In the state of New Jersey, arson is defined as the malicious burning of property with intent. However, there are different degrees of arson and different types of arson crimes in general. While all of these arson crimes do involve the intentional burning of property, the consequences may vary.
The differing degrees of arson take different factors into account. For example, some of these factors may include whether the targeted building was occupied or if insurance fraud was intended. In general, arson crimes that are considered to be minor generally have punishments that are not as harsh. On the other hand, arson crimes that are considered to be more serious, such as intentionally setting a fire to an occupied building, will have punishments that are more severe. It should also be noted that a person who is accused of setting fire to his or her own property in an effort to get insurance money can be charged with both arson and with insurance fraud.
When authorities are investigating a fire, they may use chemical analyses to determine where the fire started and what actually caused the fire. They may also look at the motivation behind the incident if it is believed that the fire was set intentionally.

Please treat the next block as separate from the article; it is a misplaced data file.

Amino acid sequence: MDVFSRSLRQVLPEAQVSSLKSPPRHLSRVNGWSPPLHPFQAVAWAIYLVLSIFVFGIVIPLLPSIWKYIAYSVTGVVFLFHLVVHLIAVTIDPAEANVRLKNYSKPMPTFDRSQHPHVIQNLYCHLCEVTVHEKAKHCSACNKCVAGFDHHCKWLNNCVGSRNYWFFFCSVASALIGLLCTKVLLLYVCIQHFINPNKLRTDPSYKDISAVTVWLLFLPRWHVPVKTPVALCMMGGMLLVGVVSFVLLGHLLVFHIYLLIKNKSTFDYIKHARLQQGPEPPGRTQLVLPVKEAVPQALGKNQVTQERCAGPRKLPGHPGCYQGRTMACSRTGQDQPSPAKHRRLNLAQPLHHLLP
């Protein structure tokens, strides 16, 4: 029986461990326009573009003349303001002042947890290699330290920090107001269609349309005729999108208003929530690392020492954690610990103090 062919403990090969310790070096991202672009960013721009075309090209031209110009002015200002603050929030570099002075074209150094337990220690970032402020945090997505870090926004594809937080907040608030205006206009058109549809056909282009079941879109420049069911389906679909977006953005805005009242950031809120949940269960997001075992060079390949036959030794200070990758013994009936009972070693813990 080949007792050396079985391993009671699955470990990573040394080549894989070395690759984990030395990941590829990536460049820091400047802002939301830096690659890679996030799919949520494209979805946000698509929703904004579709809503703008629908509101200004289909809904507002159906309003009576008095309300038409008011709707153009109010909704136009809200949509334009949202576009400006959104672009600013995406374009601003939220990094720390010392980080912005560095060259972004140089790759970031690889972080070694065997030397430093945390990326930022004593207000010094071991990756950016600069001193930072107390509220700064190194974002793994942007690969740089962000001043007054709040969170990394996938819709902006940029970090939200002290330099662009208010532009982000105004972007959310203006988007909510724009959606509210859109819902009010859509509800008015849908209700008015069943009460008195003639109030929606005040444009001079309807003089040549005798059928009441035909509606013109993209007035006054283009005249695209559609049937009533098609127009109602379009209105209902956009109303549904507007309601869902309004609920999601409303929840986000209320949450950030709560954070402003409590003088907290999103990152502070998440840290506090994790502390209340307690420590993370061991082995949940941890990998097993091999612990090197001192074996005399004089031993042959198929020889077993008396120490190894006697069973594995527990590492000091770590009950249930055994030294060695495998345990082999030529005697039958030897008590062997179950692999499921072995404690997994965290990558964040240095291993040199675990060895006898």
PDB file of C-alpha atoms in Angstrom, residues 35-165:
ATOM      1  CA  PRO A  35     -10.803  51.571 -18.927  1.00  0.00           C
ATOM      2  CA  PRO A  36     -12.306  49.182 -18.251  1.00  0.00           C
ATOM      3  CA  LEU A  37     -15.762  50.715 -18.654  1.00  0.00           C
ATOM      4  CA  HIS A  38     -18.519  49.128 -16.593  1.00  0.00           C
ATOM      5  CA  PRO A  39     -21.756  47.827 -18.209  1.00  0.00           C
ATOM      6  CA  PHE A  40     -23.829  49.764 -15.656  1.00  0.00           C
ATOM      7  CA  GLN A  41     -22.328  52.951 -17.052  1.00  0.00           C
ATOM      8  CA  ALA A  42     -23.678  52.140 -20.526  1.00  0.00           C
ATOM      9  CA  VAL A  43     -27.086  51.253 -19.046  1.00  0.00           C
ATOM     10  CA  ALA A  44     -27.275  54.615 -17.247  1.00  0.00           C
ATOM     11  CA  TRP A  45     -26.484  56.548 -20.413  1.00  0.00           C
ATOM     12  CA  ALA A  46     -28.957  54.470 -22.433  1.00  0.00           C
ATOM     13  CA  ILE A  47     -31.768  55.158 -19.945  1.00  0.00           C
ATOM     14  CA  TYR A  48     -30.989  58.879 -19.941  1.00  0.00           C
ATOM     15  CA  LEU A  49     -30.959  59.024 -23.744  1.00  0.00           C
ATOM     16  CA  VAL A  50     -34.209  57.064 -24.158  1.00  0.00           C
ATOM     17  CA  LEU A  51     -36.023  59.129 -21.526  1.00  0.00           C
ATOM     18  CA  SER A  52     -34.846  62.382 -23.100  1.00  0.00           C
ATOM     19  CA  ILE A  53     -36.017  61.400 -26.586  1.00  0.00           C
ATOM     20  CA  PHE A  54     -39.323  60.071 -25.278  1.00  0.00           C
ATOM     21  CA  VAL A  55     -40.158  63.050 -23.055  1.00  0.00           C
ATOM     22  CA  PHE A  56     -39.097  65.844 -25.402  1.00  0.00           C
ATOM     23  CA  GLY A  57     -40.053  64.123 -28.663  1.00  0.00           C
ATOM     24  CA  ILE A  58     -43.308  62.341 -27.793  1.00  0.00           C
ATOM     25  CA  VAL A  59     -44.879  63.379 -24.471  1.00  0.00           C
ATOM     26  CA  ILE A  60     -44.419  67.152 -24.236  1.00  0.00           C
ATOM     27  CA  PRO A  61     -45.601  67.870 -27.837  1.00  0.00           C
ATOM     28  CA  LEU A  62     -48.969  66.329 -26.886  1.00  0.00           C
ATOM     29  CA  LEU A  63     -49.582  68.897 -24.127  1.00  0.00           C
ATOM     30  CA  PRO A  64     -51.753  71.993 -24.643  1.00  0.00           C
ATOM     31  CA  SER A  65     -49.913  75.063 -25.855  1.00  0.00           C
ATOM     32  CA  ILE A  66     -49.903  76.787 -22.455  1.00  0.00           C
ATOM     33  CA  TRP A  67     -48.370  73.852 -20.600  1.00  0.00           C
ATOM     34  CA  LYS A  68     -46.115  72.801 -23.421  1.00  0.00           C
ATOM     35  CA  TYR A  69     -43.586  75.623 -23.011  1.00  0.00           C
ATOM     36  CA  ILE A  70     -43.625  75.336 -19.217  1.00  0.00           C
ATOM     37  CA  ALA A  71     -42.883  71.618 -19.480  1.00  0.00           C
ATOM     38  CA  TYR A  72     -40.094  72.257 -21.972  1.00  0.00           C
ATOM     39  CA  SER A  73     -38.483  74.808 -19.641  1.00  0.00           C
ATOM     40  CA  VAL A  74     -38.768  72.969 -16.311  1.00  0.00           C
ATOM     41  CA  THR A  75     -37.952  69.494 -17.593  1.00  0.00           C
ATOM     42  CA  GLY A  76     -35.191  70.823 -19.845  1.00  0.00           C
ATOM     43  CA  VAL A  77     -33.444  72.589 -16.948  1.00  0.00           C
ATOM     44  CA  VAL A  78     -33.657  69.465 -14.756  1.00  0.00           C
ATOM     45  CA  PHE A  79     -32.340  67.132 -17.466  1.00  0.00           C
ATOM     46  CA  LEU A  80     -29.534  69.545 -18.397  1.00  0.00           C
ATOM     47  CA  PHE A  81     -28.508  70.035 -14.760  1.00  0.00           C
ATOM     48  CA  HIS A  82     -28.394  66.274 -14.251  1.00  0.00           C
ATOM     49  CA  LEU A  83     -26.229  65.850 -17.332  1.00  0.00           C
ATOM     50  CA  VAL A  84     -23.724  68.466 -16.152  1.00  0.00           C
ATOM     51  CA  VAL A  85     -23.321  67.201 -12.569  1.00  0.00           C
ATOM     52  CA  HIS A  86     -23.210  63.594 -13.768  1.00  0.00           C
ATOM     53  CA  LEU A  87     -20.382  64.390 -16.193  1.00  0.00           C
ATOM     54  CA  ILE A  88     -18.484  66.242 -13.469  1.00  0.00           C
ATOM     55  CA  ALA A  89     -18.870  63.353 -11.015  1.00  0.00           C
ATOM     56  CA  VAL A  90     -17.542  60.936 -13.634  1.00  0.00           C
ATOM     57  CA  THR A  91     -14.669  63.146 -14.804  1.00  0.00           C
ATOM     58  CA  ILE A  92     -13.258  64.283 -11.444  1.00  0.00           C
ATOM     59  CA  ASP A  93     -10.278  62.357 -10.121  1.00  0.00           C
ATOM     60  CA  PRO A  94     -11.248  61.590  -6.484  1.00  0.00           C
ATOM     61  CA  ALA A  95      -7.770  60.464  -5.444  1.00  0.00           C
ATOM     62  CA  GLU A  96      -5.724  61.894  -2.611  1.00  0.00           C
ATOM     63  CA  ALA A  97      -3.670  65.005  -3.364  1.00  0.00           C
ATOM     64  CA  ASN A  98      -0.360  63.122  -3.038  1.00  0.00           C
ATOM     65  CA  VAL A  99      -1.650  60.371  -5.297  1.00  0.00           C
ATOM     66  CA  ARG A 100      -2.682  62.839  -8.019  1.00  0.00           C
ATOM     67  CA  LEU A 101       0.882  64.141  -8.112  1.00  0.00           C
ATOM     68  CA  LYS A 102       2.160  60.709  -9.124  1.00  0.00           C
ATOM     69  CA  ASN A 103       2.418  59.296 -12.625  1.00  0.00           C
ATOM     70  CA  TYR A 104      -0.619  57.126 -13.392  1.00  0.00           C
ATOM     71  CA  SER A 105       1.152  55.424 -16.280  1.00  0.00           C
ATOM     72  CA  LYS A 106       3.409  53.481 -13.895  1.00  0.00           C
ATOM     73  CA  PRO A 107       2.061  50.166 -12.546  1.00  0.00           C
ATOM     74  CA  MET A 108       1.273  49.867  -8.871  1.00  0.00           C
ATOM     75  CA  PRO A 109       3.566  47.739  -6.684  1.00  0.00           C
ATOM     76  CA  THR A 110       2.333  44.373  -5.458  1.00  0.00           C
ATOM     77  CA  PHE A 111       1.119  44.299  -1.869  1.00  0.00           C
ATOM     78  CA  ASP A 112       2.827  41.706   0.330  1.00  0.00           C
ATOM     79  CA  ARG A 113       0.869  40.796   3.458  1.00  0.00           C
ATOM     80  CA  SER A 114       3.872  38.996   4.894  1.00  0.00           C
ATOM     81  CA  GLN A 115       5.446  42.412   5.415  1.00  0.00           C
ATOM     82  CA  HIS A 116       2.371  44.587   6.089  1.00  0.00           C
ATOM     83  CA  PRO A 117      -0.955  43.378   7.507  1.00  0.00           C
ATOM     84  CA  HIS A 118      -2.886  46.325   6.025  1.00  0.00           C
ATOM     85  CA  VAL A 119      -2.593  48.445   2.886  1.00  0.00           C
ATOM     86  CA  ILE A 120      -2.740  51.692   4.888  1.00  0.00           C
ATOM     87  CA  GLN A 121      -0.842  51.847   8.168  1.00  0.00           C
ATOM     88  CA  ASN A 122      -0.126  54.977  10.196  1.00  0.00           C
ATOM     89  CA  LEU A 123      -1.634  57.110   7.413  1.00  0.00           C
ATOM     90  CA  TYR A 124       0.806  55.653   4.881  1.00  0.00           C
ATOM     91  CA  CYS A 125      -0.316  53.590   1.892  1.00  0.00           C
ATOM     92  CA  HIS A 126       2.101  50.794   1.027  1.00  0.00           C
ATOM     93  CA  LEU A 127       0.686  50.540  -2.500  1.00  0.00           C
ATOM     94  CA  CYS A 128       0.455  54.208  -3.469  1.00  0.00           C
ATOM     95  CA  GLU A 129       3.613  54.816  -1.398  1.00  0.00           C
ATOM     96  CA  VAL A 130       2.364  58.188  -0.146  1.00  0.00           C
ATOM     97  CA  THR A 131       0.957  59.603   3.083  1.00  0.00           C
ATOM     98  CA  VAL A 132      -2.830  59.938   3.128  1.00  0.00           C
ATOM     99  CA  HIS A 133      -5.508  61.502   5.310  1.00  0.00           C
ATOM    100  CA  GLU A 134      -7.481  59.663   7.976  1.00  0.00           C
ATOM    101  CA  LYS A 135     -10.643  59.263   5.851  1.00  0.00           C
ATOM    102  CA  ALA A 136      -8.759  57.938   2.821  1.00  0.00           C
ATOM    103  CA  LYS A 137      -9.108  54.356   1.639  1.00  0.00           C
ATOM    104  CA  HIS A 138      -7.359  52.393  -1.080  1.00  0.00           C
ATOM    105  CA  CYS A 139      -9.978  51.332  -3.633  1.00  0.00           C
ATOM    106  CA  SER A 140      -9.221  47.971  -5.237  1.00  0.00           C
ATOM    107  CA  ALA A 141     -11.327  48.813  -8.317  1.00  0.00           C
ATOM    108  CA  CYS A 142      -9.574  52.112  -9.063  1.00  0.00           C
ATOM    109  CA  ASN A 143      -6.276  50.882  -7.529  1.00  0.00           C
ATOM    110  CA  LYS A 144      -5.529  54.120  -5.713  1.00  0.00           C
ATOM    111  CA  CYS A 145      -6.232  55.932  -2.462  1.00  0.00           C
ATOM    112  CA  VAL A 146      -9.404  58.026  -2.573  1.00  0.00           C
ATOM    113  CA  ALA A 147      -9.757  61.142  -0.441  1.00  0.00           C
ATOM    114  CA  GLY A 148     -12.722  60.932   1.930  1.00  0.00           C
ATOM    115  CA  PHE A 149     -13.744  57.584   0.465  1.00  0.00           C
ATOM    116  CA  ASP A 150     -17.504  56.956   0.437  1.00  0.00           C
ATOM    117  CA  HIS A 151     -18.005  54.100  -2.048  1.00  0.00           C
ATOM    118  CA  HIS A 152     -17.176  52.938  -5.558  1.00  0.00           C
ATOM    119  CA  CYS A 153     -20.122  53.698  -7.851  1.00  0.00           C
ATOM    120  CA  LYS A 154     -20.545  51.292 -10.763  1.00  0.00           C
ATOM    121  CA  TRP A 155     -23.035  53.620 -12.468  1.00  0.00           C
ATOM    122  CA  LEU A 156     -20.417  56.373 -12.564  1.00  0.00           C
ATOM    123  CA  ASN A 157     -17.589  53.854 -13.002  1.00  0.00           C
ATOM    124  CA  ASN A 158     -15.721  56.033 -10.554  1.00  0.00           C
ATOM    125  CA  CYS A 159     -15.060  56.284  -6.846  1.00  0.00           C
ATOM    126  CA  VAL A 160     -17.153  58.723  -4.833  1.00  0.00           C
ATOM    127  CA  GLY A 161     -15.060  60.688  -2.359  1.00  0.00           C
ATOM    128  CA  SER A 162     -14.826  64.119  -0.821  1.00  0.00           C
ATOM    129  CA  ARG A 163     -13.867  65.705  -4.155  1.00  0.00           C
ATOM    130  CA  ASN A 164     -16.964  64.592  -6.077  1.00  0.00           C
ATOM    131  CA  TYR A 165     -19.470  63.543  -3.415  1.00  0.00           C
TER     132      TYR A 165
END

If a person is accused of arson, he or she may also be charged with a variety of other felonies if authorities believed that the arson was committed to attempt to hide other crimes. As a result, a person facing felony charges could also be facing time spent in prison, hefty fines and a criminal record. A criminal defense attorney may look at the techniques that were used to analyze the evidence to determine whether or not authorities followed proper procedures. The attorney may then determine what strategies may work depending on the circumstances and the evidence.